Am I eligible for the Imperial Bursary?

If you’re a Home student and your household income remains below £60,000, you automatically qualify for the Imperial Bursary every year.

The Imperial Bursary is not available for:

  • Overseas students
  • EU students
  • Students not in attendance (resitting only, or repeating part of the year)
  • Graduate entry students (Final year MBBS A109 students are now eligible for the Imperial Bursary)

Other students

  • If you are spending a year studying abroad, you are eligible for 15% of the Imperial Bursary for that year
  • If you are spending a year in industry, you are assessed for the Imperial Bursary on a case-by-case basis
  • If you are spending an intercalated year at Imperial, you are eligible for the bursary rate of the year you started at your home university
  • If you are repeating the full year, you are eligible for the bursary if you are eligible for statutory Government (SFE or regional body) funding for your ‘plus one’ year of funding or a Compelling Personal Circumstances year of funding.

I'm an MBBS Medicine student. Is my bursary awarded differently?

We have recently expanded our bursary scheme so that eligible students on the MBBS Medicine programme can receive the Imperial Bursary for each year of their six year course.

I'm a care leaver/estranged student. How am I affected?

Care leavers and estranged students who are eligible for an Imperial Bursary are offered the chance to receive their first payment two months earlier than the first payment date (7 November 2021).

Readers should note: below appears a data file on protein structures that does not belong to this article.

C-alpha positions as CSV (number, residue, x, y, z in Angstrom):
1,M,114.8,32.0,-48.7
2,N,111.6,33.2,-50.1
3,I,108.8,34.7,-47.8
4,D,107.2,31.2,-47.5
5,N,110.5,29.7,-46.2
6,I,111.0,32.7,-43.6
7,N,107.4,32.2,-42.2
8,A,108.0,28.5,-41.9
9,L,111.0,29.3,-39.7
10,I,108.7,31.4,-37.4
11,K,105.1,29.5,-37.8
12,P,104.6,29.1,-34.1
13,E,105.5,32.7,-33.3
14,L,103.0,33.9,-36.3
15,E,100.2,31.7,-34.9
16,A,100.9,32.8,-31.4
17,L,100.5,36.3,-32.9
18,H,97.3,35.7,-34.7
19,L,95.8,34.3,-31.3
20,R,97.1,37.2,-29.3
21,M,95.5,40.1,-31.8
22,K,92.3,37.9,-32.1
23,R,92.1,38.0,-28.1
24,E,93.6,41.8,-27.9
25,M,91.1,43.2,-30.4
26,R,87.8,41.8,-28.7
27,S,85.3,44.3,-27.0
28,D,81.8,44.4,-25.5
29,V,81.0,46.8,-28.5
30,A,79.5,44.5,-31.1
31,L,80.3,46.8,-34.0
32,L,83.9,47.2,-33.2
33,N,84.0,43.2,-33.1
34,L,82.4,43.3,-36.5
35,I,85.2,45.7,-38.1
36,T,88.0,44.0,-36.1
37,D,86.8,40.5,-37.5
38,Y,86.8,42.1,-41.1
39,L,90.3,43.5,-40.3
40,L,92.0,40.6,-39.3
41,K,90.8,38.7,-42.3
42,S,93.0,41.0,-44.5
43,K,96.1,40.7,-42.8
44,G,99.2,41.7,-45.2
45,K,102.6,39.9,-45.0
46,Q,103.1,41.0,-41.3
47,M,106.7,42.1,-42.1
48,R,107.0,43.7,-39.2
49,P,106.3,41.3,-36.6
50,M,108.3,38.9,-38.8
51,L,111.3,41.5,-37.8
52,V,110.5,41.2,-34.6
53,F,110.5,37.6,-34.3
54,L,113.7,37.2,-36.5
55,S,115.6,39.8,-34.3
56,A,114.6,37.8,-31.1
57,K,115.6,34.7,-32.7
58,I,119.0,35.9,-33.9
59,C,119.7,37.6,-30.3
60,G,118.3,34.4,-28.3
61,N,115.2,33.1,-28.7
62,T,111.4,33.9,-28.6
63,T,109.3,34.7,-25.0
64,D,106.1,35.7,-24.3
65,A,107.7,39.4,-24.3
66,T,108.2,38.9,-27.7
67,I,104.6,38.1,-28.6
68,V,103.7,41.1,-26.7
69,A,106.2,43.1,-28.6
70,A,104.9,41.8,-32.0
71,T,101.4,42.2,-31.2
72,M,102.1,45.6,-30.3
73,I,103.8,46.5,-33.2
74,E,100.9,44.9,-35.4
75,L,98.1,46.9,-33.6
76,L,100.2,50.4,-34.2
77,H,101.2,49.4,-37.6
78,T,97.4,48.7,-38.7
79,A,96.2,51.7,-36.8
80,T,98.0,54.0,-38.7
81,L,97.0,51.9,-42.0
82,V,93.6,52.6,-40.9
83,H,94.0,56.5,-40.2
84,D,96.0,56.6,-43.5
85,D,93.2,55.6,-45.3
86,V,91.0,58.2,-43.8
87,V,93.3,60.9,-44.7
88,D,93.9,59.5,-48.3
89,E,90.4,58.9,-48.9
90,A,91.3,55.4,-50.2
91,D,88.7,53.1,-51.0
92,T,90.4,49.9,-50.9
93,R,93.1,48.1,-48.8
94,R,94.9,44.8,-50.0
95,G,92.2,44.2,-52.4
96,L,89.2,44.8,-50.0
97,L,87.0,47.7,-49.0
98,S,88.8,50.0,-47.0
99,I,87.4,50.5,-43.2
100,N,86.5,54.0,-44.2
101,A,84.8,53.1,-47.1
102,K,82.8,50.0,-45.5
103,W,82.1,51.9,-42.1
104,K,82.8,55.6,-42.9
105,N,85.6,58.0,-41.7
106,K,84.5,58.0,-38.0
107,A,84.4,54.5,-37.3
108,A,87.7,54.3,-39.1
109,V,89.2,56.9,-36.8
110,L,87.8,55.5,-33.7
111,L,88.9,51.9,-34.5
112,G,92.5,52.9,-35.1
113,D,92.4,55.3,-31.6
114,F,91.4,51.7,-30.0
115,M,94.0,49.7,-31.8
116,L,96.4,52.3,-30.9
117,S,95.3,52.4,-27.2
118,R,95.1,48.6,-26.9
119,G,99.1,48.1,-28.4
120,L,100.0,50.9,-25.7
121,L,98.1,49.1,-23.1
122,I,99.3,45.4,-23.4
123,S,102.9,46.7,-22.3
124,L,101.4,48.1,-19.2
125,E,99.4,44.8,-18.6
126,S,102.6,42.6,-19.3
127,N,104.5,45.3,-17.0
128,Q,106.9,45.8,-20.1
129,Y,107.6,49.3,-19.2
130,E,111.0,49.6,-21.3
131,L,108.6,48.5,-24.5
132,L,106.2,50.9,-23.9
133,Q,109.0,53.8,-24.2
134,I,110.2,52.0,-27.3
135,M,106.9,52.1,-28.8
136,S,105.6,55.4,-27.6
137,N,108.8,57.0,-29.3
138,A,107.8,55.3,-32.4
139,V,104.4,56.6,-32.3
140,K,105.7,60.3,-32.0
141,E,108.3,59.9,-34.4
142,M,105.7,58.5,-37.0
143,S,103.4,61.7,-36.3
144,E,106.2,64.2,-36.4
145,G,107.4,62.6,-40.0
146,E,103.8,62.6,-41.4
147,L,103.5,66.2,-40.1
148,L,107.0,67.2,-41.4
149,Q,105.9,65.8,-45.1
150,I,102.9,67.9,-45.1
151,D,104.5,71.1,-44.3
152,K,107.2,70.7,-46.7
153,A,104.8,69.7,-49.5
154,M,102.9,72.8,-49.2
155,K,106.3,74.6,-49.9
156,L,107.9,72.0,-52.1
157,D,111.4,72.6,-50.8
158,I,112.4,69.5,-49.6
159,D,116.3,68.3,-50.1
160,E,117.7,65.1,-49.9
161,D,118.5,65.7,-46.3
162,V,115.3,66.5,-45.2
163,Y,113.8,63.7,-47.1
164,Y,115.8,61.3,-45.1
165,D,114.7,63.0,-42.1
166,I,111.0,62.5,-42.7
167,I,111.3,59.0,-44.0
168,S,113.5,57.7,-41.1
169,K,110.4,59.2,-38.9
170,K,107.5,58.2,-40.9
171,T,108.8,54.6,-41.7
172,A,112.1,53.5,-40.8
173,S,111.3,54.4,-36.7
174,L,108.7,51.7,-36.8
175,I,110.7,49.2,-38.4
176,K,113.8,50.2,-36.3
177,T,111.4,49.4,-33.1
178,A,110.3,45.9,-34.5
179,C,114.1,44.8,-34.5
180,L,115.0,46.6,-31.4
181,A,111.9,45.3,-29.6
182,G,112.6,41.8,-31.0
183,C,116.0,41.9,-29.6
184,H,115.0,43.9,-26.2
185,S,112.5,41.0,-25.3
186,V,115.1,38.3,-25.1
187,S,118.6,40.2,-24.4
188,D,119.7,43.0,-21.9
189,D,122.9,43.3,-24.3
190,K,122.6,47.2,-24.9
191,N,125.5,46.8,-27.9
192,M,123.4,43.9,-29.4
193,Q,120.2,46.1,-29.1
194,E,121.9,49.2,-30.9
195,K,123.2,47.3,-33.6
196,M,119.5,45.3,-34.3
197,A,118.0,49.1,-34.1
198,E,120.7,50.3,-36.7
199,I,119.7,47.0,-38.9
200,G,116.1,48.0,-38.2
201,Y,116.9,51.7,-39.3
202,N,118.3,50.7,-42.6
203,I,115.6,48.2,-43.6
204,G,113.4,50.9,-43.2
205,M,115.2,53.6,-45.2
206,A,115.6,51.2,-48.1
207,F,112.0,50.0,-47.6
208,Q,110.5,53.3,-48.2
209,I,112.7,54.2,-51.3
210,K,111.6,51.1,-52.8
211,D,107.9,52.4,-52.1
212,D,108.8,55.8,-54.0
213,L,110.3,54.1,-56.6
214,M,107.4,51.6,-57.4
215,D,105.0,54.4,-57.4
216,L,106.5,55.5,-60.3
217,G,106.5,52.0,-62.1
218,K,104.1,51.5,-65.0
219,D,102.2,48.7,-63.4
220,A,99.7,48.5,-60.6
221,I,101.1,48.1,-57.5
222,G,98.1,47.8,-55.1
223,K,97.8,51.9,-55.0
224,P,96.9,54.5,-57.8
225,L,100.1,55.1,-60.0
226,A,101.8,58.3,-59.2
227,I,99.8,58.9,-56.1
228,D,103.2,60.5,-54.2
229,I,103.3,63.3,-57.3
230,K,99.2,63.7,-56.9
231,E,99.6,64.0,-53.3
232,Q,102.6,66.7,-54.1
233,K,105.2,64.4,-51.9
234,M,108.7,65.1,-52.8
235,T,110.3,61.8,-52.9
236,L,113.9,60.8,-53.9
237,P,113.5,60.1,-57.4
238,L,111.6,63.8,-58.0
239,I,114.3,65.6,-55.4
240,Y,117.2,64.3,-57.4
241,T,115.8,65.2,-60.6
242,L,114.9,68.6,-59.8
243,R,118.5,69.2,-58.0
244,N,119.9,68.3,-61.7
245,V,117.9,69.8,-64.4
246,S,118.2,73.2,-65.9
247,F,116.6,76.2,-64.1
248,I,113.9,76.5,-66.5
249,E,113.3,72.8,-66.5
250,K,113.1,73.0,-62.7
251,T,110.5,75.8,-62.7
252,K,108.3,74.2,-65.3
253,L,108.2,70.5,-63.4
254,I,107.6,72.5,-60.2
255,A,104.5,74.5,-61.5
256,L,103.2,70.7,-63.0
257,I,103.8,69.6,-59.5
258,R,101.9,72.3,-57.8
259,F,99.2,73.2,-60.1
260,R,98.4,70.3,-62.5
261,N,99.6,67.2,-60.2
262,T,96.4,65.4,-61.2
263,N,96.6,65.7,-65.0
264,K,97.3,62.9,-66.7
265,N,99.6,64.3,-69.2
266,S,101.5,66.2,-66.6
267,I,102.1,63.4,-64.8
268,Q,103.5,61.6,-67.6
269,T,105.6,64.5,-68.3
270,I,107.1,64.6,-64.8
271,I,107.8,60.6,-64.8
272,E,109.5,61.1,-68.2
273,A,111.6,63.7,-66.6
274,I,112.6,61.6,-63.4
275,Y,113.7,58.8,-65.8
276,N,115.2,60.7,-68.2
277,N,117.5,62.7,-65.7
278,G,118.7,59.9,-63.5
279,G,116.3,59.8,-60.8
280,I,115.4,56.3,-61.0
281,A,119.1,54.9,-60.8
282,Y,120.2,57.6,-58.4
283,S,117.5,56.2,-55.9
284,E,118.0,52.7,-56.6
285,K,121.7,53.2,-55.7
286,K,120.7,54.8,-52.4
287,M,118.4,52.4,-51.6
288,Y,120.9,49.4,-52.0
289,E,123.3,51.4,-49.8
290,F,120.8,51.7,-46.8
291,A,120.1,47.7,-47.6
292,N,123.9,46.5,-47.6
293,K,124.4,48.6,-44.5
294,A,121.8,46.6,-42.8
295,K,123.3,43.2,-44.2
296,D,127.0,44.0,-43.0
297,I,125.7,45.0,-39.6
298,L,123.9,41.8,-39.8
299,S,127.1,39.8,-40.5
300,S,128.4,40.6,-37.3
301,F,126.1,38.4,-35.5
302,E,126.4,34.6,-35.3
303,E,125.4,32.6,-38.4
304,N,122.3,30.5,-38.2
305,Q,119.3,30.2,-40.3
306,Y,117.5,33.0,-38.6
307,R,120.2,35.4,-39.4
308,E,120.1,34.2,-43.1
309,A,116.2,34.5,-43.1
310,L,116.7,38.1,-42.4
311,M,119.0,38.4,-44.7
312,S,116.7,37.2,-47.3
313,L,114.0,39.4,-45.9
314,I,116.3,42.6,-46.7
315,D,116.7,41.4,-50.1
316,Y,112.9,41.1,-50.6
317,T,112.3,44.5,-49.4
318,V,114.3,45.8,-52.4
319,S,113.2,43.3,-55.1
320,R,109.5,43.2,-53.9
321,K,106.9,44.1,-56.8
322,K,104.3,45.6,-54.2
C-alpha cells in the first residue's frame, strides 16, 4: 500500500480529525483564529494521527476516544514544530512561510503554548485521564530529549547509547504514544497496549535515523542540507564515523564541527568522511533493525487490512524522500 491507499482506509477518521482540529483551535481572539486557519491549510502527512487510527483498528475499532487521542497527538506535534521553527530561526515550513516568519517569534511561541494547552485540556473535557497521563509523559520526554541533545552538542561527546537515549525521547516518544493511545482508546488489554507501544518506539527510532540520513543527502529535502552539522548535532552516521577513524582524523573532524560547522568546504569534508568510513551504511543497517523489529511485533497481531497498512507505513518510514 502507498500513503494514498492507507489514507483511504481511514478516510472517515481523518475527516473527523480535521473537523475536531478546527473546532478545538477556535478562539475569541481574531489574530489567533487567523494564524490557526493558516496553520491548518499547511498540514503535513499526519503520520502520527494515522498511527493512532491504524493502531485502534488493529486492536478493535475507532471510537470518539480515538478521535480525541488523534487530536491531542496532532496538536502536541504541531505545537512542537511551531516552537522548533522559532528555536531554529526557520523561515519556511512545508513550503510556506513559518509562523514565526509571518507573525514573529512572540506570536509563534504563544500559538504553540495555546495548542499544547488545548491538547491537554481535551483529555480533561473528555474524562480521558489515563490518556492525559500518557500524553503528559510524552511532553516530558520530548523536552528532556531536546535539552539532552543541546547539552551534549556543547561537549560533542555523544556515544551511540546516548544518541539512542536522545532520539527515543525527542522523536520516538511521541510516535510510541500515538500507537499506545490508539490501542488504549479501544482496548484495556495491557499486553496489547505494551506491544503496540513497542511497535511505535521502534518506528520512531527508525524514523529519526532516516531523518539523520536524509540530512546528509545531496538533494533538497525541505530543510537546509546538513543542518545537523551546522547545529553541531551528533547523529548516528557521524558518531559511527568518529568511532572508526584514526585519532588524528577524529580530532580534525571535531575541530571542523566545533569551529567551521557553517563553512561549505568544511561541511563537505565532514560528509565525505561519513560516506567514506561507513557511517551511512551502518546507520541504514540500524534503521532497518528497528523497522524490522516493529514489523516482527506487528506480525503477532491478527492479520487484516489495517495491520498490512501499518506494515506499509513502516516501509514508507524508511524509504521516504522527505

Hear from our bursary recipients

"Receiving the Imperial Bursary made a huge difference to me. Without it, I wouldn't be able to afford the extracurricular parts of my course which can be quite useful.

In my third year, I organised an elective with one of the orthopaedic surgeons I'd met, up in Barnsley in North England. For me to go and spend a week with him cost around £400 pounds, because I had to pay for the train and accommodation. 

Obviously, no student is forced to pay for this stuff but it does give you an advantage. So it's definitely been beneficial to have the bursary."

Abeku, Medicine 

"Applying for the bursary is simple. You just tick a box on student finance to say that you want the university to see your income and they contact you if you're eligible.
You can choose to get a sum of money into your bank account every month or have it go towards your accommodation costs or tuition fees.
I chose to have it as monthly income for my living costs. It's meant that I haven't had to take on a part-time job during university so I can focus solely on my studies."

Emilia, Geology

"In my second year, my family had some money troubles and I messed up because I didn't reapply for student finance, where you have to submit your parents’ income. 
I received the Imperial Bursary and it came right in time, luckily. So I was able to help my mum out with the rent and that sort of stuff.
The bursary has been so helpful; it has been a lifeline for sure. Without it, I wouldn't have been able to carry on - I probably would have had to stop my studies at that point."


Karl, Electrical and Electronic Engineering